A major testing centre for lithium-ion batteries in Asia is to be built in Thailand under a deal with German inspection and product certification services group TÜV SÜD.
TÜV SÜD has signed a cooperation agreement with the Thai industry ministry and the Thailand Automotive Institute to build the €13.5 million (US$15.1m) centre near Bangkok.
The new centre is set to start operations in 2020 as part of a new large-scale automotive test facility— and will be “the largest and most modern test centre” for lithium-ion batteries in the Association of Southeast Asian Nations (Asean) region, TÜV SÜD said.
Test centre activities will focus on electric drive batteries for electric vehicles, but will also include “intensive testing” of stationary storage systems and batteries for electric two-wheelers for their use in tropical conditions.
Volker Blandow (pictured), head of electromobility at TÜV SÜD, said Asean countries have a combined population of 650 million and increasing levels of prosperity “represent a huge vehicle market”.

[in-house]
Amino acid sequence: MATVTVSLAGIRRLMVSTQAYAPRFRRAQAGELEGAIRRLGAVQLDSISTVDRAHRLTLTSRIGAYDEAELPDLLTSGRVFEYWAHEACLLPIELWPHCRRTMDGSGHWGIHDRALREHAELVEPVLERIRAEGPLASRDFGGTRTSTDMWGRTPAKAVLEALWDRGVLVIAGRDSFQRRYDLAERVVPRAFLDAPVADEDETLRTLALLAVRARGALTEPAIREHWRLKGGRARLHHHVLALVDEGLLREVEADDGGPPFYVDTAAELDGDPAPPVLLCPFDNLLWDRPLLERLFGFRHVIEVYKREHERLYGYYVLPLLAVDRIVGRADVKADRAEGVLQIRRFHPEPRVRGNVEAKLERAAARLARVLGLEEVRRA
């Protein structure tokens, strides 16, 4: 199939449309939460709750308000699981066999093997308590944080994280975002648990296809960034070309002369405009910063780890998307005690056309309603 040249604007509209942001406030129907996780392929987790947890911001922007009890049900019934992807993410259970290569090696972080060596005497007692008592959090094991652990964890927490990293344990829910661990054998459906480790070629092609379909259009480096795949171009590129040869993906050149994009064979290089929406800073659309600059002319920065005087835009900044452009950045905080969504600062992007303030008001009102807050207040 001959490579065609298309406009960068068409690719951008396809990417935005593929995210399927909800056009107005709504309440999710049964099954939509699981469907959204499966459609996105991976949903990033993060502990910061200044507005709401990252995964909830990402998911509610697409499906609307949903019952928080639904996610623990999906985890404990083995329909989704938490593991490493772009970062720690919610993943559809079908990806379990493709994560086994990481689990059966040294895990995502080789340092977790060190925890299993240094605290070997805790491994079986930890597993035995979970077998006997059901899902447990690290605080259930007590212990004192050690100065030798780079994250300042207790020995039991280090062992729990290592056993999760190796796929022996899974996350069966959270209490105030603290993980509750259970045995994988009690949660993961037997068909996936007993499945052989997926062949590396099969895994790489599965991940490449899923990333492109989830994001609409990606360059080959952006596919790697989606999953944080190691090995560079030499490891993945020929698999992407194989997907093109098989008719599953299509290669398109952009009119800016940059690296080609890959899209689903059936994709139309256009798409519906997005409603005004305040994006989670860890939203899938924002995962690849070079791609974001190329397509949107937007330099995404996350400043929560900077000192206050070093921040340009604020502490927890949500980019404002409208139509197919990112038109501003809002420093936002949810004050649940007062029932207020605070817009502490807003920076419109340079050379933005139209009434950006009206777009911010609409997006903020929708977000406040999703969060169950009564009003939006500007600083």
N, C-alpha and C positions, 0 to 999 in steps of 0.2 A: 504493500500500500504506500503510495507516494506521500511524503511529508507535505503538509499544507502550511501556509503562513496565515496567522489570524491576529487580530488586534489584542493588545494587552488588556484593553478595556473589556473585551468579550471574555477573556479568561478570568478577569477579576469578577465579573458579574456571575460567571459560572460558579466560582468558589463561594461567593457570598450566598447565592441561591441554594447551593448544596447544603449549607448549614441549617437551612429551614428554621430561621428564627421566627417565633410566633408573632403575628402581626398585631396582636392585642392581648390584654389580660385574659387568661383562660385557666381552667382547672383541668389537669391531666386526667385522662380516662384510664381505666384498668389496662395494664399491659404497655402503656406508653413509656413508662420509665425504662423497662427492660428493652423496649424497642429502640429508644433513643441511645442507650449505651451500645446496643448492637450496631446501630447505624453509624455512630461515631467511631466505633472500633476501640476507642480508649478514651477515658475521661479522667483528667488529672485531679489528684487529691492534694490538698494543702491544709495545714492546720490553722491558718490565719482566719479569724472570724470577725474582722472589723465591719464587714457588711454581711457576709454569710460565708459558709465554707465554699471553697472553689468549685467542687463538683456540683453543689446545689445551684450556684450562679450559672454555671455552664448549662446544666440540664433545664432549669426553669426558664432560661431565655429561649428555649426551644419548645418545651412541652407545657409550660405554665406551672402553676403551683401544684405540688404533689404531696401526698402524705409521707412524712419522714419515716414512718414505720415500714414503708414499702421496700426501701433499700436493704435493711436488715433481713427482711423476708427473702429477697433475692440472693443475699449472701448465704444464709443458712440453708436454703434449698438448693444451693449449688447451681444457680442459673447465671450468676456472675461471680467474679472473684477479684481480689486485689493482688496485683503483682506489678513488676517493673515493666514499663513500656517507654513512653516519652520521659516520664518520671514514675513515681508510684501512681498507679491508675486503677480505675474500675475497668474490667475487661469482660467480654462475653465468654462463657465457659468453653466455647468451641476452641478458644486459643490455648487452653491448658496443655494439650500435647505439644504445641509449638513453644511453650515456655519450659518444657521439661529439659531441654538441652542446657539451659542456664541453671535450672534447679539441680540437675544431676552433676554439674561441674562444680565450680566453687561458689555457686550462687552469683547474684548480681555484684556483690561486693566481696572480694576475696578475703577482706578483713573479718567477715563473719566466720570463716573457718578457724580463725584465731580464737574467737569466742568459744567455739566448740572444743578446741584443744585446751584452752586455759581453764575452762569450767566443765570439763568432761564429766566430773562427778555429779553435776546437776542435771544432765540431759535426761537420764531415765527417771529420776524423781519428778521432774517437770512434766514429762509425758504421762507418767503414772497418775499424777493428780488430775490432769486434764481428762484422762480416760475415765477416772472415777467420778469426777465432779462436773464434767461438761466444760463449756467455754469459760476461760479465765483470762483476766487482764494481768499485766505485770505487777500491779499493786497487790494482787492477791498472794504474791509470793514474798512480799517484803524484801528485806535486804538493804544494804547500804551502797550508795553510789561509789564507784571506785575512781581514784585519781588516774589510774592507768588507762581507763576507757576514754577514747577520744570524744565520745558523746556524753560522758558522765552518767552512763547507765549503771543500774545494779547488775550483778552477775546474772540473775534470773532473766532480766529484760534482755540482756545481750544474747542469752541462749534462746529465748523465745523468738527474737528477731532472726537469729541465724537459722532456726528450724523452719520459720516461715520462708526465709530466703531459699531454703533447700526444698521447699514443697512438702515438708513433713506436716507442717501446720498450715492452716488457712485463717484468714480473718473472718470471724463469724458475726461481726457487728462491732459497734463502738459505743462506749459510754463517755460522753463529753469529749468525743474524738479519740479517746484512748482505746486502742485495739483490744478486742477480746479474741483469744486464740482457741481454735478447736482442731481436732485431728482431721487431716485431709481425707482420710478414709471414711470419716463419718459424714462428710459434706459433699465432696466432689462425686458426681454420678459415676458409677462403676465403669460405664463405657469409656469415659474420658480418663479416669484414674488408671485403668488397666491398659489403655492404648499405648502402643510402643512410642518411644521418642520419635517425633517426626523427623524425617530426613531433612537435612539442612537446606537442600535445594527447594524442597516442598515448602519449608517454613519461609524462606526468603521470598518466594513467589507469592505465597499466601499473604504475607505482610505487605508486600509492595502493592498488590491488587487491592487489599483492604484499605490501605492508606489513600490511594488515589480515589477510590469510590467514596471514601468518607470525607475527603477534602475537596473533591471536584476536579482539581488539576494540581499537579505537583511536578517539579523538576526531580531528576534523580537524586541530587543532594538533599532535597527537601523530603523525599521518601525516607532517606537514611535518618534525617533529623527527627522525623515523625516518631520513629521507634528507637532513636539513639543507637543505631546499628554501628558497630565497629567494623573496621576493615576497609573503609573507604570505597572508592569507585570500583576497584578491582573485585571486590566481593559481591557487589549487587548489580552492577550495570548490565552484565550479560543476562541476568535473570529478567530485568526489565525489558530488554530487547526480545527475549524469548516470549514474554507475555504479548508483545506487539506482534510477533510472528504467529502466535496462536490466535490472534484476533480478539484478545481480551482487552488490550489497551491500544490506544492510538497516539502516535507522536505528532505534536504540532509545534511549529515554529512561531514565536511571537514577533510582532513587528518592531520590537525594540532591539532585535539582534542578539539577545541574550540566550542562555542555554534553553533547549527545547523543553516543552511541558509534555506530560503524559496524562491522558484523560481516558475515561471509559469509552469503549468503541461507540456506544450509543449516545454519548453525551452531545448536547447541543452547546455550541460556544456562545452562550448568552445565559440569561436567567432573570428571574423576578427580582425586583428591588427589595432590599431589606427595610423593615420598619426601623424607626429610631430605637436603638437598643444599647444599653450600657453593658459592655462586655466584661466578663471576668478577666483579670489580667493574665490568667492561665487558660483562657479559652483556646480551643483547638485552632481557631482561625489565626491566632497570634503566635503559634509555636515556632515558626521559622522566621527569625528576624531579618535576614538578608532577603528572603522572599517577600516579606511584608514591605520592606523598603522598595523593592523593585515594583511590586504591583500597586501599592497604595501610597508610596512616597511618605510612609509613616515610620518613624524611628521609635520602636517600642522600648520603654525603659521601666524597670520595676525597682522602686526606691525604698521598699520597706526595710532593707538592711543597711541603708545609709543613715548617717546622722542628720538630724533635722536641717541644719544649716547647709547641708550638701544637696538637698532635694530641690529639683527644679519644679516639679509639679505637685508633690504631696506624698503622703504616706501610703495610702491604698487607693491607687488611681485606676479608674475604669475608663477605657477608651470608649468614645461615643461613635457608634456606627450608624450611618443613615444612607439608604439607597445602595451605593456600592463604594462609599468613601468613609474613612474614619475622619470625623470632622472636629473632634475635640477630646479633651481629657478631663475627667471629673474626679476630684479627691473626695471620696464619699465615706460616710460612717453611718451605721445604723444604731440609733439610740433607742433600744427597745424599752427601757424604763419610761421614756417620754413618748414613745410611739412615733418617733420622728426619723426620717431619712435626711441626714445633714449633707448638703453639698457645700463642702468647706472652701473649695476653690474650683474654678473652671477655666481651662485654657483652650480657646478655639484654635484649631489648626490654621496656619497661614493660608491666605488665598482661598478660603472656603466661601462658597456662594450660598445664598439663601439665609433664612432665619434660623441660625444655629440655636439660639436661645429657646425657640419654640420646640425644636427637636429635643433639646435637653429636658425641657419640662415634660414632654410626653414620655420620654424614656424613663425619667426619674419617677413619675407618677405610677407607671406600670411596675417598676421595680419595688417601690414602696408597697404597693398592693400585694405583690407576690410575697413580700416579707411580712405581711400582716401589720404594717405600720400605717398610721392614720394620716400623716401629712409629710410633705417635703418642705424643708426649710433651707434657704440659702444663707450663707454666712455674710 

Blandow said Thailand is the region’s leading country for automotive production— and German manufacturers had been building plug-in vehicles in the country for some time before also producing battery systems there.
“Many suppliers have been operating research and development centres in Thailand, so that local content will rise steadily in this area too,” Blandow said. TÜV SÜD has been contributing technical benchmarks and the experience we have gathered in the eight battery laboratories that we have been operating to date.”
Blandow said the new centre would “bridge the gap” between TÜV SÜD’s battery labs in South Korea and Japan and test labs the organisation is building in China.
Thailand hosts a number of international battery manufacturing activities. Earlier this year, US-based lead-acid separator manufacturer Daramic announced the opening of new polyethylene battery separator production line in the country.
Australia-based flow battery company, Redflow, relocated production of its zinc-bromine batteries from Mexico to Thailand in 2017.